Interactive Metronome

Kevin S. McGrew, a visiting professor in the educational psychology department at the University of Minnesota, Twin Cities, and the director of the Institute for Applied Psychometrics, explains that an interactive metronome method may help people improve their brain focus specifically. People wear Velcro-type fastening straps with sensors on their hands and are instructed to clap the moment they hear a signal. He says that the entire time, a computer screen provides immediate feedback as to whether the clap was too premature, late or right-on.

“It sounds simple, but it’s extremely mentally challenging,” he says. “If they keep doing that, it can help improve focus. It trains you to shut out internal and external distractions and focus like a laser beam.” McGrew says to think of the brain as having networks, much like maps, all of which have to be properly managed to find a balance between “mind wandering” and focusing on the task at hand. “Research suggests that ADHD might be a brain network disorder,” he says. “Something is amiss between the networks” that deal with spontaneous thoughts, focusing on a task at hand and the ability to synchronize it all.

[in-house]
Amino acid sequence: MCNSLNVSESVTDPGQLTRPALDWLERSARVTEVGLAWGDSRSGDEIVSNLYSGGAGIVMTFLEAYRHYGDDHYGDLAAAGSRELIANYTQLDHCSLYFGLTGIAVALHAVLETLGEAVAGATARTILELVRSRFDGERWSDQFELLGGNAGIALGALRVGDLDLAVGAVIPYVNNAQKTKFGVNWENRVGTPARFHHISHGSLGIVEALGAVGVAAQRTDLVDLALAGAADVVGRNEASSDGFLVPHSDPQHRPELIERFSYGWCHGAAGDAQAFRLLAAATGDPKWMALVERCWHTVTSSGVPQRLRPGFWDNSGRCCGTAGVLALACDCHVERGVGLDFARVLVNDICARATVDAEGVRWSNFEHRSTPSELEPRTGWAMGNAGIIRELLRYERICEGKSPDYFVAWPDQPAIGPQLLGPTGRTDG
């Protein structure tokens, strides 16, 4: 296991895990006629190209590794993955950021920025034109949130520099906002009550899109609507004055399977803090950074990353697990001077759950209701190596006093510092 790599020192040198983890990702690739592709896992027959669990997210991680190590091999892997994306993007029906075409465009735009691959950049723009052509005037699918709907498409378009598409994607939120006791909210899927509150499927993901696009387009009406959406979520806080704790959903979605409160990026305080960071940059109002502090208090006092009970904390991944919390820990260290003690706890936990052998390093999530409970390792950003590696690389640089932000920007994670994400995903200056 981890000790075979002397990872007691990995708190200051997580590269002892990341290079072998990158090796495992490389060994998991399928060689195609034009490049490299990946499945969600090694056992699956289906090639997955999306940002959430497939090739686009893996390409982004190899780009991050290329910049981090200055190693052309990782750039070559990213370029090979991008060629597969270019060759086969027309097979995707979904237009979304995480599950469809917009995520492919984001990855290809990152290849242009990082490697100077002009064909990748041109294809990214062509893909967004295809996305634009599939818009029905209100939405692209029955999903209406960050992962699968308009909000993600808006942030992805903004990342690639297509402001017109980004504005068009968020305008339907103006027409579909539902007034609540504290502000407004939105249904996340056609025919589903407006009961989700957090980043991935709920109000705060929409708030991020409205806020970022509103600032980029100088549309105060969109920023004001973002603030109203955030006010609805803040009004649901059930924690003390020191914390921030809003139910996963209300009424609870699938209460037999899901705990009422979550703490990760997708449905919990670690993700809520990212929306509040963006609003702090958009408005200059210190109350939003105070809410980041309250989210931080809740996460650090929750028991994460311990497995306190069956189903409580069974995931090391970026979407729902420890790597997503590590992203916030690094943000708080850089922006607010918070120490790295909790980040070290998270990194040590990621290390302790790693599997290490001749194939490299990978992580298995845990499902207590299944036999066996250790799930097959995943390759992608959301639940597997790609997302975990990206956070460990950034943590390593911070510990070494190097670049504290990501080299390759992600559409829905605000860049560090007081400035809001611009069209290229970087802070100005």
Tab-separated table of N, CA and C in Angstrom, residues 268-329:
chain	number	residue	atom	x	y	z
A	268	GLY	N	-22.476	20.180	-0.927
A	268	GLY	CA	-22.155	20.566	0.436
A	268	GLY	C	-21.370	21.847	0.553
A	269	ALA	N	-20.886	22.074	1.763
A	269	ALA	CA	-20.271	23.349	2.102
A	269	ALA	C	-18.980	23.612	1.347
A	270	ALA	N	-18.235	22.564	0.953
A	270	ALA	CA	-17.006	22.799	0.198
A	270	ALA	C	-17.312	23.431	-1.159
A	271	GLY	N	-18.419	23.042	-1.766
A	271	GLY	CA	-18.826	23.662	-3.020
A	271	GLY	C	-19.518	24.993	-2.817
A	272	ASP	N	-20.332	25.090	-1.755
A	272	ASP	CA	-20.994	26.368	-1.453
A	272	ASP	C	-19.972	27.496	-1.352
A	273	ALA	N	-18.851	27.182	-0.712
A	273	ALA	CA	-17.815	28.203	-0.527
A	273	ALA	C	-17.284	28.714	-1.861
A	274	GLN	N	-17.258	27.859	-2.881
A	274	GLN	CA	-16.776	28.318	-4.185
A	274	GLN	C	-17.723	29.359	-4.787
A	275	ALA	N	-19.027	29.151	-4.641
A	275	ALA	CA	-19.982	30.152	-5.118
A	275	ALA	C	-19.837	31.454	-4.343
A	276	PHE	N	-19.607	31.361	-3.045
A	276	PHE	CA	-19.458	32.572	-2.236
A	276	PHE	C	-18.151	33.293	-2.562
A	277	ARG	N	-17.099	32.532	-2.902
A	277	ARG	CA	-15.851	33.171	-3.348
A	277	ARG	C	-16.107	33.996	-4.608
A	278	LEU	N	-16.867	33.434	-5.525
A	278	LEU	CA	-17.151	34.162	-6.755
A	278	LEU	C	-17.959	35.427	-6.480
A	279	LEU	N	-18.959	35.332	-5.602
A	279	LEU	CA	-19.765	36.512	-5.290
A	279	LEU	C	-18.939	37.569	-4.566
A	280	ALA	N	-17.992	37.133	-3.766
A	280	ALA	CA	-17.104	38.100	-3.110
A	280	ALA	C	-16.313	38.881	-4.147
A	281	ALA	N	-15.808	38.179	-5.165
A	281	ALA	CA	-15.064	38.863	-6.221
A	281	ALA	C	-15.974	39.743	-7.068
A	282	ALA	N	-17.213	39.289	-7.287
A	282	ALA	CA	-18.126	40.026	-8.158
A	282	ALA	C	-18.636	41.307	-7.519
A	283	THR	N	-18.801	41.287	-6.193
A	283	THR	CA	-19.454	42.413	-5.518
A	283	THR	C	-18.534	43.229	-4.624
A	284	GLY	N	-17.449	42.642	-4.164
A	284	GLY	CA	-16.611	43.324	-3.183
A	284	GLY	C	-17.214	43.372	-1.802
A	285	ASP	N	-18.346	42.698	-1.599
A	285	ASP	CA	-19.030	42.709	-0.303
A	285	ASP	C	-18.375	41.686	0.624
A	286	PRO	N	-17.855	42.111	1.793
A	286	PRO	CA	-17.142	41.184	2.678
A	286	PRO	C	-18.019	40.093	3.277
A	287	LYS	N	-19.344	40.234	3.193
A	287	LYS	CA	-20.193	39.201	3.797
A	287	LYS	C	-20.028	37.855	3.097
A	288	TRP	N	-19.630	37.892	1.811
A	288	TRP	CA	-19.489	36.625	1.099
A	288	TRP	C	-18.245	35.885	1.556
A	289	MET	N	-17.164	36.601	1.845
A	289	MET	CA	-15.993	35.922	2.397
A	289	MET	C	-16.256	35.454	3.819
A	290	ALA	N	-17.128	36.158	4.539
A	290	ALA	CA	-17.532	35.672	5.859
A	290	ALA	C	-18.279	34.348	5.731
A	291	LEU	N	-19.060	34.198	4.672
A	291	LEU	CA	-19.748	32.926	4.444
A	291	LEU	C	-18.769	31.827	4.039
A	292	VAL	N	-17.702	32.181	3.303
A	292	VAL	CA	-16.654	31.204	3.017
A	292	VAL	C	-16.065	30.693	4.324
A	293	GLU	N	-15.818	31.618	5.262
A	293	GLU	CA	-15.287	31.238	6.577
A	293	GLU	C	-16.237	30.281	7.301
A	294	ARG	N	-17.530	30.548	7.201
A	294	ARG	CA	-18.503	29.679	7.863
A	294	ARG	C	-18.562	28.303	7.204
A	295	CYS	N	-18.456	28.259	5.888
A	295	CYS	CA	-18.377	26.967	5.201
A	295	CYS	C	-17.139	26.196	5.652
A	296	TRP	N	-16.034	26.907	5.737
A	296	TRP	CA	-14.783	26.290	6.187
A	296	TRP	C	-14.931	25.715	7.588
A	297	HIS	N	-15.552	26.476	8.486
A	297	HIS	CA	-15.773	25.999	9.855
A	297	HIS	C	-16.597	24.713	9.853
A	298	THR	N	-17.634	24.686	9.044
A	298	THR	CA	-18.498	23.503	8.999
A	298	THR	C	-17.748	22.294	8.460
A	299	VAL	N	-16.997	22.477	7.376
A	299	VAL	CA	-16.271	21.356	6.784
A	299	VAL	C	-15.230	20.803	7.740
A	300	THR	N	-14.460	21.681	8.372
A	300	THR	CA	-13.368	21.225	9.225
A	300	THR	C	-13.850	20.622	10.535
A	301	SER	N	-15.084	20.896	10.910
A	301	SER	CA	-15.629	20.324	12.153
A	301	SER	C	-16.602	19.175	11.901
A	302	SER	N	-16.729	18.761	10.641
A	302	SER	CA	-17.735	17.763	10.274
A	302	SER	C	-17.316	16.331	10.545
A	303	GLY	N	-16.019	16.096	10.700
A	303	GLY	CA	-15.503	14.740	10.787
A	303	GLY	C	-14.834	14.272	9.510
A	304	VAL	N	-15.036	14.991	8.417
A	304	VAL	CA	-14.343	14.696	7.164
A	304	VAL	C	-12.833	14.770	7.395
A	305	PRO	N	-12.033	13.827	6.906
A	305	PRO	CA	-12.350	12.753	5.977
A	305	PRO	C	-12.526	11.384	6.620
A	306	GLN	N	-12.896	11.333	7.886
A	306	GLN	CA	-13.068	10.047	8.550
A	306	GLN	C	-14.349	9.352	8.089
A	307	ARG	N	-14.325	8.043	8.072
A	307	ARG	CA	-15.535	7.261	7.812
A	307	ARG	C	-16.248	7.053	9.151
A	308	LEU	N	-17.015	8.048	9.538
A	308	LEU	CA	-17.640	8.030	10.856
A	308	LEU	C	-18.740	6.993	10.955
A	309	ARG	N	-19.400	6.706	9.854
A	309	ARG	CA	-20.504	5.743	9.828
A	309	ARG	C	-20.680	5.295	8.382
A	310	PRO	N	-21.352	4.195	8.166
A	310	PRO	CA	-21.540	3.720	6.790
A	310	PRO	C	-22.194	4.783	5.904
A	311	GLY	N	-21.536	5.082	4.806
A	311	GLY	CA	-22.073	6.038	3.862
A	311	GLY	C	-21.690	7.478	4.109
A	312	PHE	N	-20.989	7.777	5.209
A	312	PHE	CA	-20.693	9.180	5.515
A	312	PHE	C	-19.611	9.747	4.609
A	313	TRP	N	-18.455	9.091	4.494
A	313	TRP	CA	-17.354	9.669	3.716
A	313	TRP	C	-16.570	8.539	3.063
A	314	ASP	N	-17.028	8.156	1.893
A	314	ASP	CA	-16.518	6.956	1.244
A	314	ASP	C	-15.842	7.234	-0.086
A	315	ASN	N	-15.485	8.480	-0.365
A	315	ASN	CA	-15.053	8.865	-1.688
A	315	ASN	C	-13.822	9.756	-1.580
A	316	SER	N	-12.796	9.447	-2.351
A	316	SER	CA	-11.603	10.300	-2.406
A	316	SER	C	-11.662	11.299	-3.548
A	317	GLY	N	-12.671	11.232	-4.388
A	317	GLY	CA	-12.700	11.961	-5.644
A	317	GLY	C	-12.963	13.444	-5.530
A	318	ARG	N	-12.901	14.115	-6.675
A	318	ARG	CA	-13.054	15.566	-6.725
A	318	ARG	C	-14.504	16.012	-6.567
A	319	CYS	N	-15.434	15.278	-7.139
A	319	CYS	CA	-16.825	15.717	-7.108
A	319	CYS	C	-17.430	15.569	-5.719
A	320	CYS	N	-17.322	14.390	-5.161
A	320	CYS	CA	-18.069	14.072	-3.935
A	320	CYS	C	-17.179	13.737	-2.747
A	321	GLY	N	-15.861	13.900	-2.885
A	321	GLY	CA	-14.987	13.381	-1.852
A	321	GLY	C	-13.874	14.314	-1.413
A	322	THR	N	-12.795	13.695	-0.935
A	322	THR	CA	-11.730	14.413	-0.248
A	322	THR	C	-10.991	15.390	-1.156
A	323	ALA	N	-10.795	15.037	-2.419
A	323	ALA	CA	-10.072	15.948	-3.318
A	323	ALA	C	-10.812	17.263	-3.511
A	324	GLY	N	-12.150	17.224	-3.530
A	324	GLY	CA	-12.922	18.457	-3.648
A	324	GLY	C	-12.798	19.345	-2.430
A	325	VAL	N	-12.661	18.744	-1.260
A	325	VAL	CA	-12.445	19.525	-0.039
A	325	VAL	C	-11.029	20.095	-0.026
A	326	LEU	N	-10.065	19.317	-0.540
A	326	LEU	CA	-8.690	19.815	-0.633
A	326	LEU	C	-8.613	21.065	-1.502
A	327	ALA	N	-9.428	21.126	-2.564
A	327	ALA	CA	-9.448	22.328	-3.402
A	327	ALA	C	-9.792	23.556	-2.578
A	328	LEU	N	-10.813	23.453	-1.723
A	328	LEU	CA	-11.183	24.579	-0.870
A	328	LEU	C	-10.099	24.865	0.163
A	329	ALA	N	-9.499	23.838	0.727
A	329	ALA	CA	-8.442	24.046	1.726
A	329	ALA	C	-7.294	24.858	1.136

Still, many other options may exist for people. Hallowell adds that coaching can help because it offers people step-by-step suggestions, often in an environment filled with like-minded people who believe in you. “Coaching can be encouraging and allow you to achieve your goals,” he says. “It can create dramatic results.”

Other options worth exploring, according to an ADDitudeMag.com article, “Boost Your Brain Waves: 6 Brain Training Therapies for ADHD” include – but aren’t limited to – Cogmed, a web-based program designed to help improve working memory, and meditation, which may foster greater in-the-moment awareness that can ease the anxiety people with ADHD often experience.

Copyright 2017 U.S. News & World Report

Related video: Inherited Brain Activity May Help Treat Autism, ADHD (Provided by Wochit News)